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Dementia. Becoming a Stranger in an Unfamiliar Body.

18 Aug

The prettiest tree in the world, full of tuis, just down the road from the resthome.

Mum’s grandkids might think that a zombie has stolen her brain. Apparently only high functioning zombies go for the brain. They are after serotonin, the happiness hormone. Our mum hasn’t actually been near any zombies, they didn’t steal her brain, but something has partly stolen her happiness. Mum very sadly has vascular dementia, brought on by mini strokes, which now affects the way she thinks, feels, behaves and perceives things.

Dementia appears to sadly be a taboo subject. An article in psychology today says that somehow, to many of us, the idea of dementia seems more horrifying than cancer. Perhaps we fear the idea of losing who we are – becoming a stranger in an unfamiliar body. I think if we focused less on it being a mental health issue and saw it for what it really is, a most complicated brain disease that is fatal and cannot at this time be cured, it could take the ‘stigma’ out.  The most challenging part of late stage dementia, psychosis with symptoms that present a danger to the person and others, where someone is inconsolable and in persistent distress with a declining ability to function, can be helped greatly by anti-psychotics.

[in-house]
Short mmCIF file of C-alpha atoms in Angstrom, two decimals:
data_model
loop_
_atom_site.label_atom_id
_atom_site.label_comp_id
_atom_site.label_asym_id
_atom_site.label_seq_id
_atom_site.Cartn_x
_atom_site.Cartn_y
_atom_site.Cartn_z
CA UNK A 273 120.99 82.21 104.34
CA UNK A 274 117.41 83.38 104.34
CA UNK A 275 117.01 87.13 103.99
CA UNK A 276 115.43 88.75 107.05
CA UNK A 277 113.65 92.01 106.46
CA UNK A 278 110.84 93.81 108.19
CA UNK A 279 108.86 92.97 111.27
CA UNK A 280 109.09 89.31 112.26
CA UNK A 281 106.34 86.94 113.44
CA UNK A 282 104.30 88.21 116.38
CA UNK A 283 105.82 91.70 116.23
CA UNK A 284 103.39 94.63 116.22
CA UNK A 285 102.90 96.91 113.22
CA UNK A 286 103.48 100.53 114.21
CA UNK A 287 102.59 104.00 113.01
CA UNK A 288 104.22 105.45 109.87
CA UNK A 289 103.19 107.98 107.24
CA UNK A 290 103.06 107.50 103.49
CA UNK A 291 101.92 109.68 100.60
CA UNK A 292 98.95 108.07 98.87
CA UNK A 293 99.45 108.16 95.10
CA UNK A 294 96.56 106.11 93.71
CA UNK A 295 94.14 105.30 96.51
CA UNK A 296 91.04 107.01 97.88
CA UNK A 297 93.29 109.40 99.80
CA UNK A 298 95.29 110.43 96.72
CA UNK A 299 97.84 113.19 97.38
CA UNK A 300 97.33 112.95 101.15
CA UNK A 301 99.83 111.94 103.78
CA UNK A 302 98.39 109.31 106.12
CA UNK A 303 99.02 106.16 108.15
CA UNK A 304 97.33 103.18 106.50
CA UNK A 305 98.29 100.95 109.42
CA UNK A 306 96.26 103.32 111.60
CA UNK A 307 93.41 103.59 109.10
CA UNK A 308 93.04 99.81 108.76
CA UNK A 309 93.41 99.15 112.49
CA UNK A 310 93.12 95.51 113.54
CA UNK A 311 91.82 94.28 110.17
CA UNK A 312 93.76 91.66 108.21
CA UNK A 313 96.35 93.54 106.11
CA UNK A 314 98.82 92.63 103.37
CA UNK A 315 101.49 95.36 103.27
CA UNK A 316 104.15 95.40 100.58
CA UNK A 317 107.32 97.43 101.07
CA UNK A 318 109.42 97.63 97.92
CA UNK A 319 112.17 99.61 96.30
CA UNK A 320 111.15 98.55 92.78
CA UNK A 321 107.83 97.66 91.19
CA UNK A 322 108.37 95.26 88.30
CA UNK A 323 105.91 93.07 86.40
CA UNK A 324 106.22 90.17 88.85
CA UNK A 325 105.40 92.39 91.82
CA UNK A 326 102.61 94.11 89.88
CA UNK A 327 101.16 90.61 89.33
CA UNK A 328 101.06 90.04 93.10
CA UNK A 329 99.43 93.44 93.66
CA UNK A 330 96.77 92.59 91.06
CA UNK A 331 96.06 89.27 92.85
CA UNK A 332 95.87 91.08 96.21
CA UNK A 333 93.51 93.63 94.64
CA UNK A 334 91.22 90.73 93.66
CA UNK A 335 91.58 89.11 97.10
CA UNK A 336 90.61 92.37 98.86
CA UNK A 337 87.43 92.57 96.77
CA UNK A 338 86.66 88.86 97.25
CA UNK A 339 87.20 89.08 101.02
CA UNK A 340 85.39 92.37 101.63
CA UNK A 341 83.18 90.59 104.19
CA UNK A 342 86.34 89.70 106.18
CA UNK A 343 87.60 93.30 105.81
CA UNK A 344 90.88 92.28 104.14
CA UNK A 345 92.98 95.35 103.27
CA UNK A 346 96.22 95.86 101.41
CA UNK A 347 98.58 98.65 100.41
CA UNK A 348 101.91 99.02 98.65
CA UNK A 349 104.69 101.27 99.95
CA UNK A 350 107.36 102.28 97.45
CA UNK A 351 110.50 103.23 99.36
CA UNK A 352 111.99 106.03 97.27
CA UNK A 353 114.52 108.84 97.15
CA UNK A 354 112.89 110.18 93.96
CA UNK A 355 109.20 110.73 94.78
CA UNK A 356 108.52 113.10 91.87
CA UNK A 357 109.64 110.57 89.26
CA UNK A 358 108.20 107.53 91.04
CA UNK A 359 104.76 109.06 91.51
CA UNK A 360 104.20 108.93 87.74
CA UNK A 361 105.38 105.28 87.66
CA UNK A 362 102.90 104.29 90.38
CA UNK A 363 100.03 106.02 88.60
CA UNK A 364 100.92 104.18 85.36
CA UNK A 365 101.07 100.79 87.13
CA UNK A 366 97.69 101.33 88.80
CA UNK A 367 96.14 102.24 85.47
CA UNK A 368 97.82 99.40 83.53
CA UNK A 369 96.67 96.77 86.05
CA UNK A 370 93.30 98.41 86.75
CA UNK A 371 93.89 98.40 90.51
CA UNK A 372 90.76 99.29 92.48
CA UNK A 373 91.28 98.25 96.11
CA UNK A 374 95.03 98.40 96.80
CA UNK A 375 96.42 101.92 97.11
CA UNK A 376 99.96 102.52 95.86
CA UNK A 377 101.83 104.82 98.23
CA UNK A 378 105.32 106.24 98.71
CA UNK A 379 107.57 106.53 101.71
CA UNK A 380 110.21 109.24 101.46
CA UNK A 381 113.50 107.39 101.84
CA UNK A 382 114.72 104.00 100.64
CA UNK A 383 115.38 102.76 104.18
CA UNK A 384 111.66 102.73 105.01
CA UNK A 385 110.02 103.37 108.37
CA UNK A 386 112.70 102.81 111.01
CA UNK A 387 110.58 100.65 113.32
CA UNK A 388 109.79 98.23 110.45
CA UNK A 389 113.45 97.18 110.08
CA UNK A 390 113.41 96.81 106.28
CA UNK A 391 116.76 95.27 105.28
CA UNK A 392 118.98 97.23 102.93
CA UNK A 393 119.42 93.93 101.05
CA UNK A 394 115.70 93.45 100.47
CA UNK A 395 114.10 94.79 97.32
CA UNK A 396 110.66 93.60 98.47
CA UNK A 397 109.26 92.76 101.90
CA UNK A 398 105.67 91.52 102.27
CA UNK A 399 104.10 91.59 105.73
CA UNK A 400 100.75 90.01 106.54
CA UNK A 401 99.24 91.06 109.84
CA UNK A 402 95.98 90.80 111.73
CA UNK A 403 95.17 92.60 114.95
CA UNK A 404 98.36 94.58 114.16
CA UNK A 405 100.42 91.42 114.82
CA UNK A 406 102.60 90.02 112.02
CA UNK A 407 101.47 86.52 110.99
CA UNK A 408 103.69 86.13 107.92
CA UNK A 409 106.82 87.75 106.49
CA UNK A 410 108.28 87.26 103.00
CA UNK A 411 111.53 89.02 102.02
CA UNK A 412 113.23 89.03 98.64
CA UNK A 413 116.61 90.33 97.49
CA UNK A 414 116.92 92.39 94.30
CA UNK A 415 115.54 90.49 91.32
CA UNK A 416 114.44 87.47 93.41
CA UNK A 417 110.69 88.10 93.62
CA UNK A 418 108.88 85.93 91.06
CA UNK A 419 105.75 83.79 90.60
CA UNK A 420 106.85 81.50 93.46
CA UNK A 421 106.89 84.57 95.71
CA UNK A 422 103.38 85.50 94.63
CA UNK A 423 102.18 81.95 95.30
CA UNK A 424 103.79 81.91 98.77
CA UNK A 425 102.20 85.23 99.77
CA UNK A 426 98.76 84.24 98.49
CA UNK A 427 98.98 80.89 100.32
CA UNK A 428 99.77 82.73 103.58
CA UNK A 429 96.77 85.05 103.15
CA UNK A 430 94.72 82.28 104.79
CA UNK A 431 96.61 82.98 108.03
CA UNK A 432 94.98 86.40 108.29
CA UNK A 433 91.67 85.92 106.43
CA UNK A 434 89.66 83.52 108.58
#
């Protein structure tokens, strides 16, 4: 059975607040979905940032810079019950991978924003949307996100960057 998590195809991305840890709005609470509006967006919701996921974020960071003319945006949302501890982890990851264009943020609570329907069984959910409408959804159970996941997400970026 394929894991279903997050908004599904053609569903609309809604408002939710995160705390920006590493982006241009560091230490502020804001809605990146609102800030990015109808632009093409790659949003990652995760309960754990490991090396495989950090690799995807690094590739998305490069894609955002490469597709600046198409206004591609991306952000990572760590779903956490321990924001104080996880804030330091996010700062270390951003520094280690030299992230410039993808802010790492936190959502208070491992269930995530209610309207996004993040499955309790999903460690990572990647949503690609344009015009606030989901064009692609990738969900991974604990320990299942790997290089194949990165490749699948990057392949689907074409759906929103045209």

Although memory loss wasn’t the main early symptom of mums dementia, she now has hardly any recollection of recent information or experiences. She can ask the same question 5 or 6 times in a loop and yet still remember her way from one town to another. She knows where her mother was born and that mushroom soup is horrible. She also knows she has never had to have anyone help bathe her before. Continue reading